RICHMOND, Va. — Matt Kenseth didn’t wait long to get his pole award back.
The Joe Gibbs Racing driver, who was stripped of his pole award from last week at Kansas in a raft of penalties levied by NASCAR this week, set a track record with a lap at 130.334 mph Friday at Richmond International Raceway.
Kenseth edged JGR teammate Brian Vickers by 0.005 seconds to claim only the 10th top starting position of his career in 481 starts going into tonight’s Toyota Owners 400. Vickers, who held the previous qualifying record at 129.983, is filling in for injured JGR driver Denny Hamlin.
In what has been a hard week for the JGR stable because of the hammer-like quality of the penalties imposed by NASCAR, the results were welcome news. Kyle Busch, the third driver for the team, qualified eighth.
“When you only win nine poles in 14 years, you’re pretty darned fired up for all of them,” Kenseth said. “For sure, that was one of our goals for this weekend was to come here, sit on the pole and kind of quiet down at least part of the noise.”
The run again qualified Kenseth for next year’s Sprint Unlimited exhibition race for pole winners only.
When he addressed the penalties on Thursday, Kenseth said he planned to talk, then put the matter behind him. As the Sprint Cup garage filled Friday, he said he heard from several people, but then went back to work and will let it play out.
“I think almost every person that I’ve talked to has been very supportive,” he said. “I just kind of left it behind me. I’m just going to let the appeals process work out and see what happens. Whatever it is it is. We’ll have to deal with the consequences then and move on. For now, it’s just business as usual. There’s absolutely nothing we can do about anything that happened last week at this point so you just put that out of your head. It’s only a distraction if you let it become one.”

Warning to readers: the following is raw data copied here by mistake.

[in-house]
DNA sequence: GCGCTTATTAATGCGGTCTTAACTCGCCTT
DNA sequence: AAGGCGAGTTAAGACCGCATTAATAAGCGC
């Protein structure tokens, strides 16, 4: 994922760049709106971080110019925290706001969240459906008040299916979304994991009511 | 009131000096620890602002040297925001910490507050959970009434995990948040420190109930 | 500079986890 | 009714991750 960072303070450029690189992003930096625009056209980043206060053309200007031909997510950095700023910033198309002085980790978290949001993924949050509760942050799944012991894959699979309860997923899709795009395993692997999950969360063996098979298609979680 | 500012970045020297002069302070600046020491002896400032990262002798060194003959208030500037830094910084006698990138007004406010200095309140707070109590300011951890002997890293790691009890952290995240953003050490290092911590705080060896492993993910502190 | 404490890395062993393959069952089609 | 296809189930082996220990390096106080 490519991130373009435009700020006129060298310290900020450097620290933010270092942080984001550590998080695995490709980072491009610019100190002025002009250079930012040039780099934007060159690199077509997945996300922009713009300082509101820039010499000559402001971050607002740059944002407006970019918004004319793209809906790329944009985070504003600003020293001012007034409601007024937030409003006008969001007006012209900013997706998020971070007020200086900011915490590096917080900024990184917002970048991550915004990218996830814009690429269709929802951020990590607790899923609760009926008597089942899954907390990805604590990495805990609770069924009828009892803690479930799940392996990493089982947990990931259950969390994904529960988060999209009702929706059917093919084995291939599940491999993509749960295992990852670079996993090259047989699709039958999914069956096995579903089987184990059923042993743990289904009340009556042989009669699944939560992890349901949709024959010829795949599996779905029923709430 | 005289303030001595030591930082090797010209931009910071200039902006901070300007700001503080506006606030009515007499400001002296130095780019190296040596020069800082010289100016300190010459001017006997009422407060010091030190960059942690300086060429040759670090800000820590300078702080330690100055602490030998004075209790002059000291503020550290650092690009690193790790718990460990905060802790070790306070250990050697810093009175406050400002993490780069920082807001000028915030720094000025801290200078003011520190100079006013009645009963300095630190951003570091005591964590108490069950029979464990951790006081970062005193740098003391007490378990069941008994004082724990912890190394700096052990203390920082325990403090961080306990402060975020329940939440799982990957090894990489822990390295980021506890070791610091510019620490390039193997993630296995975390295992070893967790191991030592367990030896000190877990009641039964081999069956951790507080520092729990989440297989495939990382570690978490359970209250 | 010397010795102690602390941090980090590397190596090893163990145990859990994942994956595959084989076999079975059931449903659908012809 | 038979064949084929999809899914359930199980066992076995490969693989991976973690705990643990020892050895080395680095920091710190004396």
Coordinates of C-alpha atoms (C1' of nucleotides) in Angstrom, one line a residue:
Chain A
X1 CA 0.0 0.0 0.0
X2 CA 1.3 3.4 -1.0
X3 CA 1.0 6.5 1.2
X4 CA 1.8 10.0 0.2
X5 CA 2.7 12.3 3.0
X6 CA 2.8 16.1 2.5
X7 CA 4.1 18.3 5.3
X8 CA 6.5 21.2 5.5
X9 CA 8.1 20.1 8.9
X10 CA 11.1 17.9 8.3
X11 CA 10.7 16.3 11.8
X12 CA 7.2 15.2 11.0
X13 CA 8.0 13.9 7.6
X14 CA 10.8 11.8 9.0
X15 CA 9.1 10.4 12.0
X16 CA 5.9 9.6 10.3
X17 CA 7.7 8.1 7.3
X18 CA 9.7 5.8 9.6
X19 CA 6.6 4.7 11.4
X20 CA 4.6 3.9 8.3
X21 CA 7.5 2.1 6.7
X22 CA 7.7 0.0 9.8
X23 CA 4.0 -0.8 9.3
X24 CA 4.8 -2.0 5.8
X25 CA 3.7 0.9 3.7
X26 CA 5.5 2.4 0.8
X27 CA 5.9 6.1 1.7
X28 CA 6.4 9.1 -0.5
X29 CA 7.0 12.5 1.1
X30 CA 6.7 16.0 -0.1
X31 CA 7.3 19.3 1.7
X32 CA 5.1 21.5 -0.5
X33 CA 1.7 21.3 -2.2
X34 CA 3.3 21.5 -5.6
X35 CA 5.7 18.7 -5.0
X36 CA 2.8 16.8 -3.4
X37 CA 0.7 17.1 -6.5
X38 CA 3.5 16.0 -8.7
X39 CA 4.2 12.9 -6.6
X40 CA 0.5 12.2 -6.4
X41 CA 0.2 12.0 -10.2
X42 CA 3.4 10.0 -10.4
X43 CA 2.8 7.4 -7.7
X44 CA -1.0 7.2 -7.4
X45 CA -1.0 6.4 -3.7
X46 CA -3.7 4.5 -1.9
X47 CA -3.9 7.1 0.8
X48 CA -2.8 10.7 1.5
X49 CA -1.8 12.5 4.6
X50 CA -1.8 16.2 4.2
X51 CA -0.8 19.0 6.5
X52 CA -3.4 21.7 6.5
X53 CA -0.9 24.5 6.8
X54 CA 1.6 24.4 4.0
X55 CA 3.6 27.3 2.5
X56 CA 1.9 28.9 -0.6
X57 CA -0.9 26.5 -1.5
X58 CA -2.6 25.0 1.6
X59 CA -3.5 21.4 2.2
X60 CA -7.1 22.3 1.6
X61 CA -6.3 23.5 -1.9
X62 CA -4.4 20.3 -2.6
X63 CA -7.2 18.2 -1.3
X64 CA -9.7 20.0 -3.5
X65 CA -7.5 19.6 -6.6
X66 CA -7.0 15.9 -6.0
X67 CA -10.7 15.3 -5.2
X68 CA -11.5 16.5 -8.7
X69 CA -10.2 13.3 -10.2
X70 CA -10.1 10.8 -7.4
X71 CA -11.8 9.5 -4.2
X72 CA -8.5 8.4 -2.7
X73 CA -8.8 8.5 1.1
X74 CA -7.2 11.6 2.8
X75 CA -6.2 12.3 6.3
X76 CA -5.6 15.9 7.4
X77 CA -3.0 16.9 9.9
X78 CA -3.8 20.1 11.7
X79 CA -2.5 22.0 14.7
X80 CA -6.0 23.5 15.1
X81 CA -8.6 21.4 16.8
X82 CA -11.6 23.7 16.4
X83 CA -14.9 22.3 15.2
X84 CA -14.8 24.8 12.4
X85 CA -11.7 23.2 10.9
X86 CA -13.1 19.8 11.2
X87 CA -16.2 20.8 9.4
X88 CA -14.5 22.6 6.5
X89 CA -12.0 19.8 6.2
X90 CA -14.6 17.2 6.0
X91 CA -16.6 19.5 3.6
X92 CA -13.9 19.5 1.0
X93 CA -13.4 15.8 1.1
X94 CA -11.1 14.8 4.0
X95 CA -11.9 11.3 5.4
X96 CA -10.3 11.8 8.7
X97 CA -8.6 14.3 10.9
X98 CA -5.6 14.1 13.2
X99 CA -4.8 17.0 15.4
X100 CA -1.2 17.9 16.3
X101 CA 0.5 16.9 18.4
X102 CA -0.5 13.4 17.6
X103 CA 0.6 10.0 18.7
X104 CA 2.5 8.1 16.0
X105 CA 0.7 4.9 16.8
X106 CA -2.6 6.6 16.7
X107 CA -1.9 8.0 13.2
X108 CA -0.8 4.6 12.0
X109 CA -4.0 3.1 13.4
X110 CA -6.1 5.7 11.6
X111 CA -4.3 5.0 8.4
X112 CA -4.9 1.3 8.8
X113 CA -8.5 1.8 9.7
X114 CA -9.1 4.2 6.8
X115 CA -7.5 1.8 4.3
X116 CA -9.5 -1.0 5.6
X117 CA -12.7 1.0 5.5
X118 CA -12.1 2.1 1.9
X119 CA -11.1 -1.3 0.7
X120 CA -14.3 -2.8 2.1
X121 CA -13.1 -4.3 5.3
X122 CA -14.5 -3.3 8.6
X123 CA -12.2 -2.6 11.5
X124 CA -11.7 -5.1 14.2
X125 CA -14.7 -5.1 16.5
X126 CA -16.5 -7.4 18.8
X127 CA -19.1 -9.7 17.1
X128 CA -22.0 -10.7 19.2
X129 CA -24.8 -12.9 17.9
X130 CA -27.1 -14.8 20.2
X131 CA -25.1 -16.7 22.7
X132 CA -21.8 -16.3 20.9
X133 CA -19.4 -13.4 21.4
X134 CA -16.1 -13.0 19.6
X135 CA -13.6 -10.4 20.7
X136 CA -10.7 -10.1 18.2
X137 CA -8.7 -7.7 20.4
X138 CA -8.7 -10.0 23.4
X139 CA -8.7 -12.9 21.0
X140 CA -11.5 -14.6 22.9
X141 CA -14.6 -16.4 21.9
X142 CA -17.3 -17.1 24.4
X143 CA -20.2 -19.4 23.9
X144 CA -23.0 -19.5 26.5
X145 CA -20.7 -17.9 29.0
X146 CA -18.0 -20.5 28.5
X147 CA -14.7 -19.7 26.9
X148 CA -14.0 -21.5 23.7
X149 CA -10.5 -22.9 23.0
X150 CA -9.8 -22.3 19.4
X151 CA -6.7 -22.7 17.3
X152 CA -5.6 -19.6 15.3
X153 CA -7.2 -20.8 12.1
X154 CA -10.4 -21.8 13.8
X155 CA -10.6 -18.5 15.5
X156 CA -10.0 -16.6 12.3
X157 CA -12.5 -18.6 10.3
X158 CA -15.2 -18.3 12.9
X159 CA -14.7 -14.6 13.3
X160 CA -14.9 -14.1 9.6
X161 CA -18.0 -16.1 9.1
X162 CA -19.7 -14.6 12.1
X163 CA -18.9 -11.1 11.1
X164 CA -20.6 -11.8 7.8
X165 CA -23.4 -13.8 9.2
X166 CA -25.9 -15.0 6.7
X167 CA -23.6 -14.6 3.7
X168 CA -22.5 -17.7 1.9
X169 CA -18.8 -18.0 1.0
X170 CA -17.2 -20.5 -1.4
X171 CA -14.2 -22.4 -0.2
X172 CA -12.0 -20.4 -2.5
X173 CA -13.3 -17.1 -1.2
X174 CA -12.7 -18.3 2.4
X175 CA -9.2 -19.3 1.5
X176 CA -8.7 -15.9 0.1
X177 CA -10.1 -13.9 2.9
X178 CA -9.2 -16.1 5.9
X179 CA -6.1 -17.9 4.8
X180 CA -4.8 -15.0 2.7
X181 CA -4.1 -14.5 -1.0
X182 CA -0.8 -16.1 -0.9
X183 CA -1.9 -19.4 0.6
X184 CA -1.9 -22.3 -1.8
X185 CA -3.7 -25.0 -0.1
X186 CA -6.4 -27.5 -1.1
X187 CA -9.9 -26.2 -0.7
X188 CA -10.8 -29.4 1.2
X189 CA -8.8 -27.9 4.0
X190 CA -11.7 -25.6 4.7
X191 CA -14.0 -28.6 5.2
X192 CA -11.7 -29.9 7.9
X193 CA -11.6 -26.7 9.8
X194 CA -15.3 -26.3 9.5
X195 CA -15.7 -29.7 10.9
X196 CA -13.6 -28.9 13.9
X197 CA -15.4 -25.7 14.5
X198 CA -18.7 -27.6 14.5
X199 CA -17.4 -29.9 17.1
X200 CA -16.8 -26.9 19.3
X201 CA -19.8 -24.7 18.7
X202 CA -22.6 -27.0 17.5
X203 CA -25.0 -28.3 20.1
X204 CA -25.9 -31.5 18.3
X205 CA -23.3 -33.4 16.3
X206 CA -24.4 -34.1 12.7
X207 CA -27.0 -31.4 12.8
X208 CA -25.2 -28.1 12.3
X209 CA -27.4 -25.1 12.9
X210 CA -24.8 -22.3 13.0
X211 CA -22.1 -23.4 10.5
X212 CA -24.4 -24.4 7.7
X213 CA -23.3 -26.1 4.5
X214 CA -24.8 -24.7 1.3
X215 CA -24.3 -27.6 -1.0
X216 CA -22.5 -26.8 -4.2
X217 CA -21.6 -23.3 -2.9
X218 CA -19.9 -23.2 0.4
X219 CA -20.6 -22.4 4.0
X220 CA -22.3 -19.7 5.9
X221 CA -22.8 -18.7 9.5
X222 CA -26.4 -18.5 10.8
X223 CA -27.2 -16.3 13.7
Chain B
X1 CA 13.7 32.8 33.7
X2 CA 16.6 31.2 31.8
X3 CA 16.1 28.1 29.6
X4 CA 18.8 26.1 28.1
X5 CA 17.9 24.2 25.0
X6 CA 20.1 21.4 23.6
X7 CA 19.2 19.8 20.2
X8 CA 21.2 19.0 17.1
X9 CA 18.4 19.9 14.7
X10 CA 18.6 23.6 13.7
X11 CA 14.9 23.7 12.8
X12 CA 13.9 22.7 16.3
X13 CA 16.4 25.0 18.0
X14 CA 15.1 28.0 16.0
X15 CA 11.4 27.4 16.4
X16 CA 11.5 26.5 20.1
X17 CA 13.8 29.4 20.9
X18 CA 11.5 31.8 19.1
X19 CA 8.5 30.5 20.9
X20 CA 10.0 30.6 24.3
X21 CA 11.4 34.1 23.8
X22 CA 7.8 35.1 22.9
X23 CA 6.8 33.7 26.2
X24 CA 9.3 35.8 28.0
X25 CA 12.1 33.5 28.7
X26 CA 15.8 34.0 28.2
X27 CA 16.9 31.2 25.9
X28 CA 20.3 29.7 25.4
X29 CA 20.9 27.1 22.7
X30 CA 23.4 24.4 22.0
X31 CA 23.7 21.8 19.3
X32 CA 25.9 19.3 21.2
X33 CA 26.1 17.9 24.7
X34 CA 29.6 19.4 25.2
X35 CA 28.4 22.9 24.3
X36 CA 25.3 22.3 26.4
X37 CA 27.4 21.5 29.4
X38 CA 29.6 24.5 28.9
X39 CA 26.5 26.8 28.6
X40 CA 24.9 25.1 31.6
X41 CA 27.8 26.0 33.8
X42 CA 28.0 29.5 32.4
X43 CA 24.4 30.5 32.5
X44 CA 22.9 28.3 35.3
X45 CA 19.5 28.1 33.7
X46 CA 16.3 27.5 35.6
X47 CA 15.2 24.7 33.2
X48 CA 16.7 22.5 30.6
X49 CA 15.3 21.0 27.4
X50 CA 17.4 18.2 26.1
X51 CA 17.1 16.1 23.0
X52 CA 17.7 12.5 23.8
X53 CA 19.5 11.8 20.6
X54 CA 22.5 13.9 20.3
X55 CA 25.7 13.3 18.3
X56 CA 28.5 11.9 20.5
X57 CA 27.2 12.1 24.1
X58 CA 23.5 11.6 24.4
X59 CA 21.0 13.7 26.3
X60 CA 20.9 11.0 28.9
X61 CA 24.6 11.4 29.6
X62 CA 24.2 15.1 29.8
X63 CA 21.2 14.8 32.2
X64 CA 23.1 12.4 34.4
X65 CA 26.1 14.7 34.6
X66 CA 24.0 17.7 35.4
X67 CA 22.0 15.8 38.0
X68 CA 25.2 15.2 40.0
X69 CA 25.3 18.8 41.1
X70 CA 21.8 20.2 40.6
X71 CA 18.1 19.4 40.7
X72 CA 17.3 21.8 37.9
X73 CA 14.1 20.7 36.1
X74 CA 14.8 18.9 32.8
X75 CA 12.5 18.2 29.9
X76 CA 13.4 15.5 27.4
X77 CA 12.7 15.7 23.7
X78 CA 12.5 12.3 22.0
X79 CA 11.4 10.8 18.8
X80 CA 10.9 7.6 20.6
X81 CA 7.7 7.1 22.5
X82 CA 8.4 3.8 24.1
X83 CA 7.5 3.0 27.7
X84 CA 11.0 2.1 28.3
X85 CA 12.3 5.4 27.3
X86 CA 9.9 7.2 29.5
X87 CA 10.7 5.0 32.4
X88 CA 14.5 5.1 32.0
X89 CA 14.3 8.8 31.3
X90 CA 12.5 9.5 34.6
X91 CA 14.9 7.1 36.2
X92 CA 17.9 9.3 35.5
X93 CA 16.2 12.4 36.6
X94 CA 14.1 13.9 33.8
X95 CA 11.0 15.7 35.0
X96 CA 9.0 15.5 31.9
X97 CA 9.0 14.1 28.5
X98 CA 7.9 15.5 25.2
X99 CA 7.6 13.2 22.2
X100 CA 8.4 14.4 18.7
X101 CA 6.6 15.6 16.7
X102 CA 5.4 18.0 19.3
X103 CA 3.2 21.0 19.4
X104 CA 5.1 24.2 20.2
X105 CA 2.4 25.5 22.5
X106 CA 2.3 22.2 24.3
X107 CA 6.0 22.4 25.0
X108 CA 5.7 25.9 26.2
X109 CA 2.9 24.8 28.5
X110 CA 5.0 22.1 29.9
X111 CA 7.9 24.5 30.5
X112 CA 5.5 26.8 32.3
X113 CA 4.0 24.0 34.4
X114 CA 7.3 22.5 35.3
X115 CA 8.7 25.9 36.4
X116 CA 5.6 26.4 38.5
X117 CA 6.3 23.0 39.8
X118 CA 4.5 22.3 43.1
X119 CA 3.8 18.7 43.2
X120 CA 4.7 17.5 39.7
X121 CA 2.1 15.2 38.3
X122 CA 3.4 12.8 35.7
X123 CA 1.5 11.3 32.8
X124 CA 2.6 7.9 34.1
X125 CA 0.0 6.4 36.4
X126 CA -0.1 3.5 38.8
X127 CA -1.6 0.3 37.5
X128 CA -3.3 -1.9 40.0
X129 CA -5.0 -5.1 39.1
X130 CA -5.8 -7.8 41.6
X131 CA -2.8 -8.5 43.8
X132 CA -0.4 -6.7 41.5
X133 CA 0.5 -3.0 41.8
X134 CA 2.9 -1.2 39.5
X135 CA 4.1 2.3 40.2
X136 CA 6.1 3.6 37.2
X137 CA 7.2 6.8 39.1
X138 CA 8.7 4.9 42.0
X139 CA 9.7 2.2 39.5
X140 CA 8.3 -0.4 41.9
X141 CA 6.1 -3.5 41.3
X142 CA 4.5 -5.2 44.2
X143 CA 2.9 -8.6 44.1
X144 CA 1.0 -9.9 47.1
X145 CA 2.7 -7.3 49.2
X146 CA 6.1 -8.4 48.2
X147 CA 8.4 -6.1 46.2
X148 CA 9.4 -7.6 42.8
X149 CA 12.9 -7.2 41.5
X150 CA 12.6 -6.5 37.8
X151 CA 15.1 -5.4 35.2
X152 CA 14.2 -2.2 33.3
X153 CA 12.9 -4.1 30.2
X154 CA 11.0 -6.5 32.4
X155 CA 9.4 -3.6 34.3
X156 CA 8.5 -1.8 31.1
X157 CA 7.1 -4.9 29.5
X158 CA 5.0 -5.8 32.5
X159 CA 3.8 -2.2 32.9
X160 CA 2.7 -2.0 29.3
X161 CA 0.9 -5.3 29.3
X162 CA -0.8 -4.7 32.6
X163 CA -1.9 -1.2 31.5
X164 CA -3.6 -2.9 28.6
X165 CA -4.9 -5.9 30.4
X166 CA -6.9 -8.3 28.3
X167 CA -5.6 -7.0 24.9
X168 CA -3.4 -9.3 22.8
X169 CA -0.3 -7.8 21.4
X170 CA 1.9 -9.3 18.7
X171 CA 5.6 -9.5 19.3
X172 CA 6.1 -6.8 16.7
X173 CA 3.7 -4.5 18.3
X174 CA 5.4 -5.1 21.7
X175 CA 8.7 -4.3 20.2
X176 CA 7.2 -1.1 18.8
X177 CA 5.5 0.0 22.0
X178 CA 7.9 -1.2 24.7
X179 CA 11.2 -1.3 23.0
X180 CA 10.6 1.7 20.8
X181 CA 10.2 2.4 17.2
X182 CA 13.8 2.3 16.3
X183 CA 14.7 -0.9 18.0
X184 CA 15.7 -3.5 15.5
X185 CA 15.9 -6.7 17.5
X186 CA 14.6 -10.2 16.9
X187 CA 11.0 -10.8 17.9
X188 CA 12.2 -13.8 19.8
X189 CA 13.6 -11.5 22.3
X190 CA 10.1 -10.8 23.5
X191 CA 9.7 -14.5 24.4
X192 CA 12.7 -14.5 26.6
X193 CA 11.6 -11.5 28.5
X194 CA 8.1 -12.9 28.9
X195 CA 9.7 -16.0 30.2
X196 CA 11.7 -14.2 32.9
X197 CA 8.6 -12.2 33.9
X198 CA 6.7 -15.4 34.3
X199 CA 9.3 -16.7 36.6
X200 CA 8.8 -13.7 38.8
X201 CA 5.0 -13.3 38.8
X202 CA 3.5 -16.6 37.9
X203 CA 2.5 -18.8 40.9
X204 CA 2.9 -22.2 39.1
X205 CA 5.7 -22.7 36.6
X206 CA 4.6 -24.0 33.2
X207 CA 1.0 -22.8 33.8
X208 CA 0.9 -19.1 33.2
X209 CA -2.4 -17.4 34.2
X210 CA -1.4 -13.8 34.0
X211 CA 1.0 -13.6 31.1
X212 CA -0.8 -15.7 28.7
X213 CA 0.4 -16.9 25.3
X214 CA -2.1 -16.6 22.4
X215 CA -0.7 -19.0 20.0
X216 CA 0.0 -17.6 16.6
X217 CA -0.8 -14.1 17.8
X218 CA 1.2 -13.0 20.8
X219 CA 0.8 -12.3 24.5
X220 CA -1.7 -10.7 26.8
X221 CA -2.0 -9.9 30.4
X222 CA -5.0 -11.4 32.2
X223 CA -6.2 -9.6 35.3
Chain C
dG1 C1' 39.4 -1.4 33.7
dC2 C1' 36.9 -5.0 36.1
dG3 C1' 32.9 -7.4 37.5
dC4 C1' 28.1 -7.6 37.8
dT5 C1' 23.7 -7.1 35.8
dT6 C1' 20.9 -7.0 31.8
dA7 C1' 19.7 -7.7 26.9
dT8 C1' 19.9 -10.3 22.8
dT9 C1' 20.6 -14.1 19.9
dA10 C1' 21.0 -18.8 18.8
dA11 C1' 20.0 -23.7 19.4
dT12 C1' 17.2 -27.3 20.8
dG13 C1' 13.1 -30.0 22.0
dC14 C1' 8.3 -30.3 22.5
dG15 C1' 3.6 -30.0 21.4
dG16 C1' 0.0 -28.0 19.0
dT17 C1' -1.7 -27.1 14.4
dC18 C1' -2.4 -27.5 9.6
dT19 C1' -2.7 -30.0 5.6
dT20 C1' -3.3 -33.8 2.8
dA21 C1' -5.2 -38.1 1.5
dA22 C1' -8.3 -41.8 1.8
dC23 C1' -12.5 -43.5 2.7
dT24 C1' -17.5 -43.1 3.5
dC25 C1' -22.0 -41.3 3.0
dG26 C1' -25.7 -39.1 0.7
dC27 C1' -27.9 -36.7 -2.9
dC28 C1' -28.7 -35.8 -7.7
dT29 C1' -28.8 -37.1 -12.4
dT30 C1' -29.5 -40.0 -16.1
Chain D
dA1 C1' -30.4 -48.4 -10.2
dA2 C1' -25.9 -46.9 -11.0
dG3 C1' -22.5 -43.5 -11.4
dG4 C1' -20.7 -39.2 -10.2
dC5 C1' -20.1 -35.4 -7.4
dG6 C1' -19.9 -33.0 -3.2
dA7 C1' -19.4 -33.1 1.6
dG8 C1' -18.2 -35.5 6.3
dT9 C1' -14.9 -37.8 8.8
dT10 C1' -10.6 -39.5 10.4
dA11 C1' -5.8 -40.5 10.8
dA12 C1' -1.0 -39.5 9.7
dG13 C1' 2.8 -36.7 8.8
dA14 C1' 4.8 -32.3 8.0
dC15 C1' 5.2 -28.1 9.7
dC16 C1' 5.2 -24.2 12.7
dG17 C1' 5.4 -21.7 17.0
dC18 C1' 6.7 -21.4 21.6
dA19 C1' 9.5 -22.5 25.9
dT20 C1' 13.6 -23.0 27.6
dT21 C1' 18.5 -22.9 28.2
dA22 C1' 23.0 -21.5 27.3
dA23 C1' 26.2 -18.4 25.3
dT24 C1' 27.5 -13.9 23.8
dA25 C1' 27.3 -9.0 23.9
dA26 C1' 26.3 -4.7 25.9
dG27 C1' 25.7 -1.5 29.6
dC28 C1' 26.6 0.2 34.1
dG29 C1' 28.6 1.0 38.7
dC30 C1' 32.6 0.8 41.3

Jeff Gordon, who qualified third, said it sounds like Kenseth is taking the right approach.
“I think that you go through the ups and downs of this sport if you’ve been in it long enough. Sometimes mistakes are going to be made, or things are going to happen,” the four-time series champion said. “I’ve been on both sides.”
Like Kenseth’s team, the penalties Gordon’s incurred were for a part supplied by the manufacturer.
“We had manifold issues here one time where it was made out of the wrong material, and it was a GM part that was sent to us,” he said. “It was a mistake, but ultimately the team takes that responsibility and pays the price. You feel for everybody on the team. You feel for others when that happens. But, it is just kind of the way it works.”
Kasey Kahne qualified fourth, followed by Clint Bowyer.